Email sarah: email@example.com or firstname.lastname@example.org
We are very excited for the 2017-2018 school year! Next year we will be rolling out the MFL STEAM Fellowship Program! We are looking for approximately ten-fifteen K-8 CMSD teachers are excited about incorporating STEAM and Making into their classrooms! We are focusing on teachers who teach grades 3-8 in Math, Science or Art, but are open to all grades and subjects!
Teachers who complete the fellowship will earn one college credit AND earn a Mini Lab for their classroom! A mini lab includes a 3D printer, maker and fab software for a computer in your classroom and continuing support from the MFL.
If you are a principal, please forward this information to your teachers who you think would be a good fit!
We are offering three branches of the MFL STEAM Teachers Program:
Engineering Birdhouses with the Design Process
This program is perfect for math or science grades 3-8. Students will learn about the design process through iterative work on bird houses. This is interdisciplinary and teachers are expected to do work on the project outside of the time the MFL is at their school.
Visit One: Students are exposed to the MFL and laser cutter and create cardboard pre-designed bird houses. Visit Two: students will create their own bird house design using cardboard construction and draw basic blueprints of their design. Visit Three: students will digitize their designs and create a prototype. Visit Four/Five: students will improve and iterate on their prototype before creating a wooden birdhouse for their community.
Digital Design and 3d Printing
3D printing is a growing field that can be introduced to students as young as second grade! In this program, students will create many 3d printed objects depending on your curriculum. For example, a history teach might have their students design a replication of an ancient artifact from a culture they are studying, or design a building for a city they are creating. A Science teacher might have students design animal and plant cells that can be taken apart or a globe that shows the different layers of the Earth. A math teacher could have students create different polyhedra with the same volume or surface area. Or you can have students develop a new board game and design and 3d print pieces! The possibilities are endless! 3D Printing STEAM Teachers will work closely with the MFL team to develop projects for their students.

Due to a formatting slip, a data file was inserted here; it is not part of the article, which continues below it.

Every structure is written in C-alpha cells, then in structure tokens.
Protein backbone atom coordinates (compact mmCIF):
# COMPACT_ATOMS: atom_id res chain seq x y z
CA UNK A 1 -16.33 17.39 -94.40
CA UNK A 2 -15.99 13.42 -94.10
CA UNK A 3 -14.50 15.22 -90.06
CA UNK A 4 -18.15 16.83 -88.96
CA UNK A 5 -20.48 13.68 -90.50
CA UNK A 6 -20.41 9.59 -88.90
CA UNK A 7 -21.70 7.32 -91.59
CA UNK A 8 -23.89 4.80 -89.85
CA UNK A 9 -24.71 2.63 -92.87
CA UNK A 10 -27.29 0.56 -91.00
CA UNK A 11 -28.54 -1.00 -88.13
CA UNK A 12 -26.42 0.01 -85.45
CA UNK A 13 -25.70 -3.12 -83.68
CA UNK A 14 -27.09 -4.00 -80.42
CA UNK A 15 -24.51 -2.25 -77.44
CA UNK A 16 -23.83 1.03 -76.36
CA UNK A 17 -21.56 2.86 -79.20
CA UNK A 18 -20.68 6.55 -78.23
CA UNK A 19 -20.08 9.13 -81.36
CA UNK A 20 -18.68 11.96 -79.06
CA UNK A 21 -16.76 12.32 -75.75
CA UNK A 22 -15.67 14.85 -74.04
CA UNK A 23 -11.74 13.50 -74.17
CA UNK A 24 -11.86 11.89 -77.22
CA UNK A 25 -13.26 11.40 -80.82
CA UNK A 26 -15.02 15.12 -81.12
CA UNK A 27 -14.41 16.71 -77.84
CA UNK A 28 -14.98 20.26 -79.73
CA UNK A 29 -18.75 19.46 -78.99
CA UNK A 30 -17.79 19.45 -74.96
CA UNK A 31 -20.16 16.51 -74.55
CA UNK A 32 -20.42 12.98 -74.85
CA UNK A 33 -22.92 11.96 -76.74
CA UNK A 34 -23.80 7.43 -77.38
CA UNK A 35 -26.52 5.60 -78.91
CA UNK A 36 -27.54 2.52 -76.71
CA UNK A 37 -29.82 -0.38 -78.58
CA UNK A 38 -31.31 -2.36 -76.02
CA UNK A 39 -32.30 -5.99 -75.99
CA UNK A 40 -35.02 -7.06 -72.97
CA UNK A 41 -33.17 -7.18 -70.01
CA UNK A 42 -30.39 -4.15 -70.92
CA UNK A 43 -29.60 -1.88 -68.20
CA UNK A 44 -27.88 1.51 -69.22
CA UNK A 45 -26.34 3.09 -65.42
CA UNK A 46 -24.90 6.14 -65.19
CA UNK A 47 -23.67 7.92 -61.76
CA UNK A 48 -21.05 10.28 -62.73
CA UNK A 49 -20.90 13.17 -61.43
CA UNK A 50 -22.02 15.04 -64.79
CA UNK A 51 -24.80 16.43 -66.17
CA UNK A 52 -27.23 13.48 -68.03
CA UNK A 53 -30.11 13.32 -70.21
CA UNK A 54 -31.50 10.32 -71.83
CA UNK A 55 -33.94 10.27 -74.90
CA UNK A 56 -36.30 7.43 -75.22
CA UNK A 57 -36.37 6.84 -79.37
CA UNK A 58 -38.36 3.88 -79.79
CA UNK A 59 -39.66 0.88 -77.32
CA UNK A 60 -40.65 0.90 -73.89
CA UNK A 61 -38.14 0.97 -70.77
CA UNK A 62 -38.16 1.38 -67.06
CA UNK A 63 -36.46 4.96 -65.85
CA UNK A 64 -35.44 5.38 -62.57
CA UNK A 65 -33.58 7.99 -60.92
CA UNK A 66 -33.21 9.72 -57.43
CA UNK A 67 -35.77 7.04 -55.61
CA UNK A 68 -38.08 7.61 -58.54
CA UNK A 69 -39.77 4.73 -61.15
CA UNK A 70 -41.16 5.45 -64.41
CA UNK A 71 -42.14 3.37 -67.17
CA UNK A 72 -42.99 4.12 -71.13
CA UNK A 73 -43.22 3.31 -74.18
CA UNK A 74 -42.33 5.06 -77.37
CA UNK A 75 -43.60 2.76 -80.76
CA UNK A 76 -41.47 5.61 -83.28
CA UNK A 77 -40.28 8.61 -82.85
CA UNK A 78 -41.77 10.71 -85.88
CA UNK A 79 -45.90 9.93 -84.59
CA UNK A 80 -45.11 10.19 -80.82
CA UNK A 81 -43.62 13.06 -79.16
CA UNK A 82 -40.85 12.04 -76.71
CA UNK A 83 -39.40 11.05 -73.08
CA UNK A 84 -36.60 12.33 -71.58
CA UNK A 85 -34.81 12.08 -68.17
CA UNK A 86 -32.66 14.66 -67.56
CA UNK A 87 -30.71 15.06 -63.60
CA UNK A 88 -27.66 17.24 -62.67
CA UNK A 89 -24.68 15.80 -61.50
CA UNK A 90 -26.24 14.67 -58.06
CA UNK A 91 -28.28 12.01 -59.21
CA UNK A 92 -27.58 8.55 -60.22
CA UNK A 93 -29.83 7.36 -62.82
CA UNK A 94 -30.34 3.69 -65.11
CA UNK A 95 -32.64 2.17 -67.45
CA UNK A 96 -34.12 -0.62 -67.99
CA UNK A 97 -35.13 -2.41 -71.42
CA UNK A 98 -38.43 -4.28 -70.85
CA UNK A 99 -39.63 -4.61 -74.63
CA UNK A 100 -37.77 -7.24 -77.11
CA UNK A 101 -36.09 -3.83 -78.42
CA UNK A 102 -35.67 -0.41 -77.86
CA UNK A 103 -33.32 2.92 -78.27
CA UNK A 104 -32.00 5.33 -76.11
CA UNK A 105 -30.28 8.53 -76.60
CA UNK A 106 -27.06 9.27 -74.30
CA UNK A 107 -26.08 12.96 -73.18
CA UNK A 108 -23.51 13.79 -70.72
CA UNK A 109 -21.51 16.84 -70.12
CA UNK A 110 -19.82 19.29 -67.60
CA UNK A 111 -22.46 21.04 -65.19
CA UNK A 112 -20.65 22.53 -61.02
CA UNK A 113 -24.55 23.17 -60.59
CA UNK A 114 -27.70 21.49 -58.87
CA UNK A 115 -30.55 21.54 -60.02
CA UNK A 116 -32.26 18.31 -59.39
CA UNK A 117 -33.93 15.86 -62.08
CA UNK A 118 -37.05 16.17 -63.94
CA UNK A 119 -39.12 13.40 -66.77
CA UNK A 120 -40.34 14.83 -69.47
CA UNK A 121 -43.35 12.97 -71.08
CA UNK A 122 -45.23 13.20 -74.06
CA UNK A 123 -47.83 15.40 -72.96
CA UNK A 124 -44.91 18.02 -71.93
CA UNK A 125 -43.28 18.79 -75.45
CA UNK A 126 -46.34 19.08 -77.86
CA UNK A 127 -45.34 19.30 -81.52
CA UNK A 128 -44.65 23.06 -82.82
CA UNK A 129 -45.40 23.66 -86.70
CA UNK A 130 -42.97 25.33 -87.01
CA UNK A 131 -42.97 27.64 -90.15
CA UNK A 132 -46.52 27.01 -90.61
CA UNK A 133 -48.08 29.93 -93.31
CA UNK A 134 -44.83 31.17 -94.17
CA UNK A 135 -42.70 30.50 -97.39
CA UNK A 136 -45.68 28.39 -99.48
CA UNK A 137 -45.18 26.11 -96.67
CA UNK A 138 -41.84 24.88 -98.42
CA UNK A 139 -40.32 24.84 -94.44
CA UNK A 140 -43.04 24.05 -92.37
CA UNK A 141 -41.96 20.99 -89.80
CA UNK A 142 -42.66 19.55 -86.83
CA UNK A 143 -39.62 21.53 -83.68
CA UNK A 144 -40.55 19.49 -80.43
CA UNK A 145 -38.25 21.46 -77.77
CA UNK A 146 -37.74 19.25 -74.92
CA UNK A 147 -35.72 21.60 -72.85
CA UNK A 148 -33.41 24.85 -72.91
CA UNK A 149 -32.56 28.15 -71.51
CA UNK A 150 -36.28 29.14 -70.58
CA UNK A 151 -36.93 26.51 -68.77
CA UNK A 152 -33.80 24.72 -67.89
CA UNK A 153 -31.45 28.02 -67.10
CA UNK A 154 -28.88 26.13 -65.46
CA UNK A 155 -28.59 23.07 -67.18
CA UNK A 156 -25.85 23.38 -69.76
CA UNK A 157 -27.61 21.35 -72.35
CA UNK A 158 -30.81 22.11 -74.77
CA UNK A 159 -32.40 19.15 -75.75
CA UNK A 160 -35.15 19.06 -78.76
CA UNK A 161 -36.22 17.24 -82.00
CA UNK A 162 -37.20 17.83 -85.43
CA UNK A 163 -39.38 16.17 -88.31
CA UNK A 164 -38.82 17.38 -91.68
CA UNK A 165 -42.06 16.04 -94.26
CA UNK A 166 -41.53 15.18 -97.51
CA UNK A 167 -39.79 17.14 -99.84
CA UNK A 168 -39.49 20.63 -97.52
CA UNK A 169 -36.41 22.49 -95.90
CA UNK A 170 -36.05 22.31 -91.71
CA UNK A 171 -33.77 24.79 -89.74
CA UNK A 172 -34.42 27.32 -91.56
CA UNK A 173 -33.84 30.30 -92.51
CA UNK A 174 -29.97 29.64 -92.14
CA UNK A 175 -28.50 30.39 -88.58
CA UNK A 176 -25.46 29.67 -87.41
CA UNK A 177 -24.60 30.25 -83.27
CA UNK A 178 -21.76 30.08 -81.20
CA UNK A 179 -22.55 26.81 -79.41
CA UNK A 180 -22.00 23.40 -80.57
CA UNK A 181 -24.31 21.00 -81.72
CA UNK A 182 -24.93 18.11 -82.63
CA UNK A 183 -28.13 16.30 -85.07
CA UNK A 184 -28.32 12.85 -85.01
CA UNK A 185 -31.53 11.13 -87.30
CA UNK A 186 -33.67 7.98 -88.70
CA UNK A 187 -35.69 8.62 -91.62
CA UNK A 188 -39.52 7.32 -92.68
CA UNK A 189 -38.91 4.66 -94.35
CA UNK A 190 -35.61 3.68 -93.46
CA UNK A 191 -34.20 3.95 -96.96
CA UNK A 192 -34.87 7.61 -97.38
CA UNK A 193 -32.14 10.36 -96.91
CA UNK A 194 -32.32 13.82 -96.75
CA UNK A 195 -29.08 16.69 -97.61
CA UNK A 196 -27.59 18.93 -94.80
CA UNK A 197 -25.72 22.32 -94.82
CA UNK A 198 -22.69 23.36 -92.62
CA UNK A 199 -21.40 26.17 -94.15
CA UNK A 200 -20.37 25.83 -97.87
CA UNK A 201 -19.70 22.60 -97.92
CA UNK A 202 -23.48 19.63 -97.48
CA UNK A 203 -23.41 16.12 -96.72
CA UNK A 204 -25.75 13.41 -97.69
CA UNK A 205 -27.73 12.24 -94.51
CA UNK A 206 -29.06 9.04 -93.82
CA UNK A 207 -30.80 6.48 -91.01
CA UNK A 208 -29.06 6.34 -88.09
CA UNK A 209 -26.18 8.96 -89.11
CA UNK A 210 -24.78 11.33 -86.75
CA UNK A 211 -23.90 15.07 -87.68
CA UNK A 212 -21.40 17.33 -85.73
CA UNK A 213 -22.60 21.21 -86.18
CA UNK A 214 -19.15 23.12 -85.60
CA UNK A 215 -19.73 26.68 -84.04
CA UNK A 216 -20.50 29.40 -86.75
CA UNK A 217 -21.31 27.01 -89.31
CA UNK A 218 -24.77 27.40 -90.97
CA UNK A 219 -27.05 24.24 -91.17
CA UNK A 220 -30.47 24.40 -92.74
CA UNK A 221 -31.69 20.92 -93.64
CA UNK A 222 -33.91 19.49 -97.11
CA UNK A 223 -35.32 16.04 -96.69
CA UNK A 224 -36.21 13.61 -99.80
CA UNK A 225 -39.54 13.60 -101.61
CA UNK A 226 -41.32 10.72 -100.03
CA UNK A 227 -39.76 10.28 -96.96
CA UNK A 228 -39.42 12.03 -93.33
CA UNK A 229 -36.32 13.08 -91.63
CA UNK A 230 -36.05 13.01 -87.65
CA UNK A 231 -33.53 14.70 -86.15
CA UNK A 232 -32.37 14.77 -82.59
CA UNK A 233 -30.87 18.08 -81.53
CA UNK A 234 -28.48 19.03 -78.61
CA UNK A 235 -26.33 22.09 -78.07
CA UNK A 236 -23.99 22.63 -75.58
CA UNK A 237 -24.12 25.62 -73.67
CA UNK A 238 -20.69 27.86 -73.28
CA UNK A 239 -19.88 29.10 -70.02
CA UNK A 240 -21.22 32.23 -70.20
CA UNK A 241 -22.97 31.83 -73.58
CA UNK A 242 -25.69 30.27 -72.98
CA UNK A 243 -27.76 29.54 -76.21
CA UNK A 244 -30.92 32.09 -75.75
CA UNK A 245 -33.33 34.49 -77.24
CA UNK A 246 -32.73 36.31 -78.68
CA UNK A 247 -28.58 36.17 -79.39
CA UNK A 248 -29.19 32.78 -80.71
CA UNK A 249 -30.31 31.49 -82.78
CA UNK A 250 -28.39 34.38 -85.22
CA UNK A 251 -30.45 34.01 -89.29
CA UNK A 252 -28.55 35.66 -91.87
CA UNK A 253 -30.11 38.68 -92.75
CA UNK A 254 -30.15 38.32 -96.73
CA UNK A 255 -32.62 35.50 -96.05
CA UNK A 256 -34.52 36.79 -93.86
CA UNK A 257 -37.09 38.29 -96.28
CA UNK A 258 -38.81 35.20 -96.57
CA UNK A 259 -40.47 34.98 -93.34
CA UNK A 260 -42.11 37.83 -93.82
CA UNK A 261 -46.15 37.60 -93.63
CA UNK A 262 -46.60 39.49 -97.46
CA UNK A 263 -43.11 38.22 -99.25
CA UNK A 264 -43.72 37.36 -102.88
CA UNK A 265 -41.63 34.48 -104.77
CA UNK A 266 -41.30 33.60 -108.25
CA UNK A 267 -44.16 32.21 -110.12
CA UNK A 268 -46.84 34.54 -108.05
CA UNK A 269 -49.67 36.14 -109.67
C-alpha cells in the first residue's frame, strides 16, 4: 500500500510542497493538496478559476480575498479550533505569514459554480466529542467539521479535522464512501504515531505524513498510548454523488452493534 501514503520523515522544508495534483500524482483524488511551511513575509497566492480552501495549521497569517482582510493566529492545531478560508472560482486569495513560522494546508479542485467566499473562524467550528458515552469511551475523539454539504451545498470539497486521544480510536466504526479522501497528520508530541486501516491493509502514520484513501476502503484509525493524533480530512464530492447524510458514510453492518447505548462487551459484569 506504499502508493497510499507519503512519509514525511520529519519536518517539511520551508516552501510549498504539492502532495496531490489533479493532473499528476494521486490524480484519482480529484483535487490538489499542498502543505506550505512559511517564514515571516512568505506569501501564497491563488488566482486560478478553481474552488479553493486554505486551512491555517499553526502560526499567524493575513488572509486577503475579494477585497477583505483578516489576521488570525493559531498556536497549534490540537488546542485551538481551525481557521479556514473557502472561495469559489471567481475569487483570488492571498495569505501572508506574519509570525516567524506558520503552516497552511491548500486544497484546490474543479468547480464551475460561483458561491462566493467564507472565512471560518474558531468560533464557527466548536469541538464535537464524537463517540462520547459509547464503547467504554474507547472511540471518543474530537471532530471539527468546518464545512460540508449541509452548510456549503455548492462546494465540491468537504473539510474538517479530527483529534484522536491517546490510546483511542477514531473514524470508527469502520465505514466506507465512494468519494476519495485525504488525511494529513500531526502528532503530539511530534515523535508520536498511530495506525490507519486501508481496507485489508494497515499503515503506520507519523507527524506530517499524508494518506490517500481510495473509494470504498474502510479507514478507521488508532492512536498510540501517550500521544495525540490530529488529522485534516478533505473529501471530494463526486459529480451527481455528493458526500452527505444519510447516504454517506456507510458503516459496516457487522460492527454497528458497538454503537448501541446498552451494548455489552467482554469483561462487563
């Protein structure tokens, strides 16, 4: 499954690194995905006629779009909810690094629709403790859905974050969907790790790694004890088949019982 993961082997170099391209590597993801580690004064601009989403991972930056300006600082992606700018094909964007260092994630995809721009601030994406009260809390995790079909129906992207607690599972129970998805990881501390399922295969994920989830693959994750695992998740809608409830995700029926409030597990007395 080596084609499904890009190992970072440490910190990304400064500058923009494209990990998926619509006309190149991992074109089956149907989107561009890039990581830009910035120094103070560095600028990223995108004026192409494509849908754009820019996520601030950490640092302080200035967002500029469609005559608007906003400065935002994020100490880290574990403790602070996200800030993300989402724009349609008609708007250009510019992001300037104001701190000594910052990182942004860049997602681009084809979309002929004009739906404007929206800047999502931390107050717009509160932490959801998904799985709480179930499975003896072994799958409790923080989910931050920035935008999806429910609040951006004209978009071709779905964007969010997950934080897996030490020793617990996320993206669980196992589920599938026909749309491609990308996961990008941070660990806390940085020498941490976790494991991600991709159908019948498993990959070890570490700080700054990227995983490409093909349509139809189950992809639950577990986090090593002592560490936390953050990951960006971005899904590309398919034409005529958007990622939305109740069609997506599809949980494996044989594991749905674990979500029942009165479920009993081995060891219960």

Putting the A in STEAM- ART TEACHERS ONLY
The MFL team is VERY excited to work with Art Teachers this year! We have art projects that incorporate technology and math to varying levels of intensity and are hoping that you have some great ideas too! Students might turn their tessellations made in Art class into digital designs and use the laser cutter to create magnets, or us the laser for print making!
- All applicants must be:
- a CMSD teacher
- able to coordinate two to five Mobile Fab Lab (MFL) visits in the fall of 2017
- willing to work with the MFL team
- able to attend one PD session over the summer (June 28th, July 24th or August 7th)
- able a monthly meet up with the cohort
- Use of the MFL is free to all CMSD schools. Some material costs apply for specific projects.
- Teachers must complete the fellowship to earn college credit and get a Mini Fab Lab installed in their classroom.
Not ready to be a MFL STEAM Teacher? Or do you teach K -2?
If you’re not ready for the commitment to be a MFL STEAM Teacher or teach younger students, check out our MFL exposure activities. Exposure activities can be done with students of any age, k-12. These activities are designed to expose students to the technology of the MFL and to create something for their classroom or something to take home. These activities can be done in a short period of time, anywhere from twenty minutes to an hour and range in ability level and content connections. Click here to see activities by level.
Questions? Please Email the MFL coordinator- Sarah Wallace at email@example.com